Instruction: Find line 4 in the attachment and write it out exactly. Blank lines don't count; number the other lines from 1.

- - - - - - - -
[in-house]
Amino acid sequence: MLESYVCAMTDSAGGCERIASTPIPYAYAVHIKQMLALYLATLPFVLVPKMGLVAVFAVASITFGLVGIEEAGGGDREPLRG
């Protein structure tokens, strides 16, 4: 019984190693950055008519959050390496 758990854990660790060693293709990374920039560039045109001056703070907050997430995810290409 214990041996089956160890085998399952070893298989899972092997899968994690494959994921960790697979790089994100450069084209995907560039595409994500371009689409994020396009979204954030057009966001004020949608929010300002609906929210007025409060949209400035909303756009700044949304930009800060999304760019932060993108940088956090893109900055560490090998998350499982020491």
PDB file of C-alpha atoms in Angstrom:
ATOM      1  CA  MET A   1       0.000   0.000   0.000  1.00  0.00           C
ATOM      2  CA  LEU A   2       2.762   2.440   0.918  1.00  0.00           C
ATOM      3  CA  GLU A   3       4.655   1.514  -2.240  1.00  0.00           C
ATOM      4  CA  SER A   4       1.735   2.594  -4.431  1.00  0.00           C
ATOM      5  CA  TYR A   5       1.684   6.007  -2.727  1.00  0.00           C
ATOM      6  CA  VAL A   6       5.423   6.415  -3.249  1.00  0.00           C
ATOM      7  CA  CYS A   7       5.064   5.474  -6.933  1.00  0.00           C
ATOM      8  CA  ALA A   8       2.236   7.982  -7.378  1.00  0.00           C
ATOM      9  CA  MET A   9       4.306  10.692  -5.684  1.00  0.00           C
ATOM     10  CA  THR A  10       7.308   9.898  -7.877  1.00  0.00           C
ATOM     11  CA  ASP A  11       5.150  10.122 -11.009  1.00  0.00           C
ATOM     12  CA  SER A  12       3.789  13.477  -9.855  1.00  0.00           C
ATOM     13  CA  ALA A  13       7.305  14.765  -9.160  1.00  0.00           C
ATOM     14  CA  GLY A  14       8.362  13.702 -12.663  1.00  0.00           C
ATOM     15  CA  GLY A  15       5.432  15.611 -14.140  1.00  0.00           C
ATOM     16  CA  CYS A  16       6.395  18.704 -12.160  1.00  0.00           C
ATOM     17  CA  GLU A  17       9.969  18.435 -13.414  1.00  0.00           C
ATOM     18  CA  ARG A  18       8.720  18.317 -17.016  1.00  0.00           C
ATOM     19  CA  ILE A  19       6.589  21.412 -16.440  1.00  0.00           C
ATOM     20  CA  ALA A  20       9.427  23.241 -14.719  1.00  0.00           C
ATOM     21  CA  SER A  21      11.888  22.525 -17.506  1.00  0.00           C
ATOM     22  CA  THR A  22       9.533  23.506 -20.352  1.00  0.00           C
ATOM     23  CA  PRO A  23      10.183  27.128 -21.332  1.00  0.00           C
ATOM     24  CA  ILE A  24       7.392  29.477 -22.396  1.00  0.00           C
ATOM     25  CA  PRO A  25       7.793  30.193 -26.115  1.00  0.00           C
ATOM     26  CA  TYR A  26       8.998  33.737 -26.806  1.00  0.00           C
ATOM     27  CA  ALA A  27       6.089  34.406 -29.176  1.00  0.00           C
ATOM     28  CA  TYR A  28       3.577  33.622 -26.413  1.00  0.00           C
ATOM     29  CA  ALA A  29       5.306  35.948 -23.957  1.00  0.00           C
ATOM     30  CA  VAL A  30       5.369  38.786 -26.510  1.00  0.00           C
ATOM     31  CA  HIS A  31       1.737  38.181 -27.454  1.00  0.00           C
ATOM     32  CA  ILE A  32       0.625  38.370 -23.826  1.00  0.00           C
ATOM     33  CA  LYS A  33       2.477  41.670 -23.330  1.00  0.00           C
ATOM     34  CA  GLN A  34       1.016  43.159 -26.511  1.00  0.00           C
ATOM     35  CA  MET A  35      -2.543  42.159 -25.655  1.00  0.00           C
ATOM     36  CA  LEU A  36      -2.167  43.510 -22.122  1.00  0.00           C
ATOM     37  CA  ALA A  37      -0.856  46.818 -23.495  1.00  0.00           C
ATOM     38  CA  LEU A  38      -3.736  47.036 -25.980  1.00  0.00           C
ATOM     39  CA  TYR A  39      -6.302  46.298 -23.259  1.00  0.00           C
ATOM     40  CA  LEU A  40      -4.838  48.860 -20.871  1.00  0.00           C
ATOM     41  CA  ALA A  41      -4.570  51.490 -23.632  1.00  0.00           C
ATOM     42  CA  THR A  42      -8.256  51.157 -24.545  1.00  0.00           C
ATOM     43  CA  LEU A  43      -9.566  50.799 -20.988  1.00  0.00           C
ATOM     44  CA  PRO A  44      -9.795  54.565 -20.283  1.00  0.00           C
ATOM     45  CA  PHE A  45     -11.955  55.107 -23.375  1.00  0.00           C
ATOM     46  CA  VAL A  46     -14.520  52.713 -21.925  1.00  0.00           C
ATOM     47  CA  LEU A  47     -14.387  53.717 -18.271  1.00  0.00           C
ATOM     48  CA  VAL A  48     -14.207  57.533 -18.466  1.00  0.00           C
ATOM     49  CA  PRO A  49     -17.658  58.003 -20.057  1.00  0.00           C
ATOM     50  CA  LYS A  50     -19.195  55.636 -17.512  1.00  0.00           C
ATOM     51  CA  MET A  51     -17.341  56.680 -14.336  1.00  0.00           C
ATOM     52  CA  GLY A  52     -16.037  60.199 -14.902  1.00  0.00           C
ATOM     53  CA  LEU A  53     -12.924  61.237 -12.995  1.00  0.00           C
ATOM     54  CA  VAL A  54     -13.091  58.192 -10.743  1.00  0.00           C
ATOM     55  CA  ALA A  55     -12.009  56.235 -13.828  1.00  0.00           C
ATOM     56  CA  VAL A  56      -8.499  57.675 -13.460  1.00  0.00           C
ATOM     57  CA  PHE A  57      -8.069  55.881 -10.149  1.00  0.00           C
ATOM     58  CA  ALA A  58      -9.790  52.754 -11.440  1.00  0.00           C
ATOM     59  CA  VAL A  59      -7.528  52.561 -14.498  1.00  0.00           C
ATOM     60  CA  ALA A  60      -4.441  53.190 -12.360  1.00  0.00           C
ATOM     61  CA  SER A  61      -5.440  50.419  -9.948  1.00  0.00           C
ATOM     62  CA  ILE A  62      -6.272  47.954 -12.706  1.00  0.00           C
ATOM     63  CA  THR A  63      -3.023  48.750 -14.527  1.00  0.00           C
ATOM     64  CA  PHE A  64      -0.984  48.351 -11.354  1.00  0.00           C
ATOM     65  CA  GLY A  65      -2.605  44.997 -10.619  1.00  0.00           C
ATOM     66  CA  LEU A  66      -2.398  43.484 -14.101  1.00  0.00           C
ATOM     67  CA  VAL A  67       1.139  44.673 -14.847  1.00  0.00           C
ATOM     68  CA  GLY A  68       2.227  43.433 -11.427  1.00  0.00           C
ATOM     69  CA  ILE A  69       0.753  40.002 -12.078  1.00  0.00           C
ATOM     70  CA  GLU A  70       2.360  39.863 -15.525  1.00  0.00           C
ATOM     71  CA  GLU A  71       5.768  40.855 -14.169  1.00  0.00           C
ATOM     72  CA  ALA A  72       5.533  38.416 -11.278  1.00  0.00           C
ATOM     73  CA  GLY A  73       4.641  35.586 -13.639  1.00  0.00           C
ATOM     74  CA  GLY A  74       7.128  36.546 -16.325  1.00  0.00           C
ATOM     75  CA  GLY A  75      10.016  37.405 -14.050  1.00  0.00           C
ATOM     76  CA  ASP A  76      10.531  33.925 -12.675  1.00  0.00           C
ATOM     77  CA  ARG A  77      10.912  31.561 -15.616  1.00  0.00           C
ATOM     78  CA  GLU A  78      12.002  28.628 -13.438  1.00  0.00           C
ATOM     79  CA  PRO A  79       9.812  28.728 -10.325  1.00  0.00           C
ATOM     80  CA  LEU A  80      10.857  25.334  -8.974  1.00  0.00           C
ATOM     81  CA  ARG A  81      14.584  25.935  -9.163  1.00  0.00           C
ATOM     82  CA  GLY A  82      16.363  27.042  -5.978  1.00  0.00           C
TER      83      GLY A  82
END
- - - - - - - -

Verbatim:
PDB file of C-alpha atoms in Angstrom: